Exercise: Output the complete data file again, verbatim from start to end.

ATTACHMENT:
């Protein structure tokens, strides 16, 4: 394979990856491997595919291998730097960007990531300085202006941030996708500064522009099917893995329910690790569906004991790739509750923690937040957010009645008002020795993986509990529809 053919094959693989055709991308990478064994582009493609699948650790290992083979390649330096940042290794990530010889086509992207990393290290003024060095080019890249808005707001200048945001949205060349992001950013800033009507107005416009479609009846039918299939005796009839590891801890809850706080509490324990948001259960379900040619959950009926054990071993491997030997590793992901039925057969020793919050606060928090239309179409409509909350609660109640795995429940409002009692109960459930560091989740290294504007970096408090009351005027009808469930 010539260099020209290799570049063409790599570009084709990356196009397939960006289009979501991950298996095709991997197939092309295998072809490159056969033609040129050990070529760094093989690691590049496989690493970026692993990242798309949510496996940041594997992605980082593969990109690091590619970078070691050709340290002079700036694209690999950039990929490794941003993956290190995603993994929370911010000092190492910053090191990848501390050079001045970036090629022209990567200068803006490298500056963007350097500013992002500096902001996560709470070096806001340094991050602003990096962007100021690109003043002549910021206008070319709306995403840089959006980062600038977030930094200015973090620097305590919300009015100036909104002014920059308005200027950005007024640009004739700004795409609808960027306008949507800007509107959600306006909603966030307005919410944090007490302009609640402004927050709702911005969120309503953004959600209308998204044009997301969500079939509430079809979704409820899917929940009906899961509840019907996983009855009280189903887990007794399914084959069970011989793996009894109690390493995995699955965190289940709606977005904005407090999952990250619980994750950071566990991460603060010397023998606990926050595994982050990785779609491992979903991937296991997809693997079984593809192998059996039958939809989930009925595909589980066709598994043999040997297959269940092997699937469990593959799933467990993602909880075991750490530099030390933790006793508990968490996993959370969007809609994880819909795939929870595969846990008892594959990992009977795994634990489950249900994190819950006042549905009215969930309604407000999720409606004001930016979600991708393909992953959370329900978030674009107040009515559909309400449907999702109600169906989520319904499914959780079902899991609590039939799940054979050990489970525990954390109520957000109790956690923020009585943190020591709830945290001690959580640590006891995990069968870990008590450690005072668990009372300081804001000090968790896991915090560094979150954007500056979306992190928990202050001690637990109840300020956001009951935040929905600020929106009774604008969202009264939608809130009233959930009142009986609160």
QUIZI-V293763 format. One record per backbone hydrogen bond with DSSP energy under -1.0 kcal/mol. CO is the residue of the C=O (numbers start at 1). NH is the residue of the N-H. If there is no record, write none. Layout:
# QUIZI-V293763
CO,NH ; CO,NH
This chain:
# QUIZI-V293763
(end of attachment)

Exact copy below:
């Protein structure tokens, strides 16, 4: 394979990856491997595919291998730097960007990531300085202006941030996708500064522009099917893995329910690790569906004991790739509750923690937040957010009645008002020795993986509990529809 053919094959693989055709991308990478064994582009493609699948650790290992083979390649330096940042290794990530010889086509992207990393290290003024060095080019890249808005707001200048945001949205060349992001950013800033009507107005416009479609009846039918299939005796009839590891801890809850706080509490324990948001259960379900040619959950009926054990071993491997030997590793992901039925057969020793919050606060928090239309179409409509909350609660109640795995429940409002009692109960459930560091989740290294504007970096408090009351005027009808469930 010539260099020209290799570049063409790599570009084709990356196009397939960006289009979501991950298996095709991997197939092309295998072809490159056969033609040129050990070529760094093989690691590049496989690493970026692993990242798309949510496996940041594997992605980082593969990109690091590619970078070691050709340290002079700036694209690999950039990929490794941003993956290190995603993994929370911010000092190492910053090191990848501390050079001045970036090629022209990567200068803006490298500056963007350097500013992002500096902001996560709470070096806001340094991050602003990096962007100021690109003043002549910021206008070319709306995403840089959006980062600038977030930094200015973090620097305590919300009015100036909104002014920059308005200027950005007024640009004739700004795409609808960027306008949507800007509107959600306006909603966030307005919410944090007490302009609640402004927050709702911005969120309503953004959600209308998204044009997301969500079939509430079809979704409820899917929940009906899961509840019907996983009855009280189903887990007794399914084959069970011989793996009894109690390493995995699955965190289940709606977005904005407090999952990250619980994750950071566990991460603060010397023998606990926050595994982050990785779609491992979903991937296991997809693997079984593809192998059996039958939809989930009925595909589980066709598994043999040997297959269940092997699937469990593959799933467990993602909880075991750490530099030390933790006793508990968490996993959370969007809609994880819909795939929870595969846990008892594959990992009977795994634990489950249900994190819950006042549905009215969930309604407000999720409606004001930016979600991708393909992953959370329900978030674009107040009515559909309400449907999702109600169906989520319904499914959780079902899991609590039939799940054979050990489970525990954390109520957000109790956690923020009585943190020591709830945290001690959580640590006891995990069968870990008590450690005072668990009372300081804001000090968790896991915090560094979150954007500056979306992190928990202050001690637990109840300020956001009951935040929905600020929106009774604008969202009264939608809130009233959930009142009986609160």
QUIZI-V293763 format. One record per backbone hydrogen bond with DSSP energy under -1.0 kcal/mol. CO is the residue of the C=O (numbers start at 1). NH is the residue of the N-H. If there is no record, write none. Layout:
# QUIZI-V293763
CO,NH ; CO,NH
This chain:
# QUIZI-V293763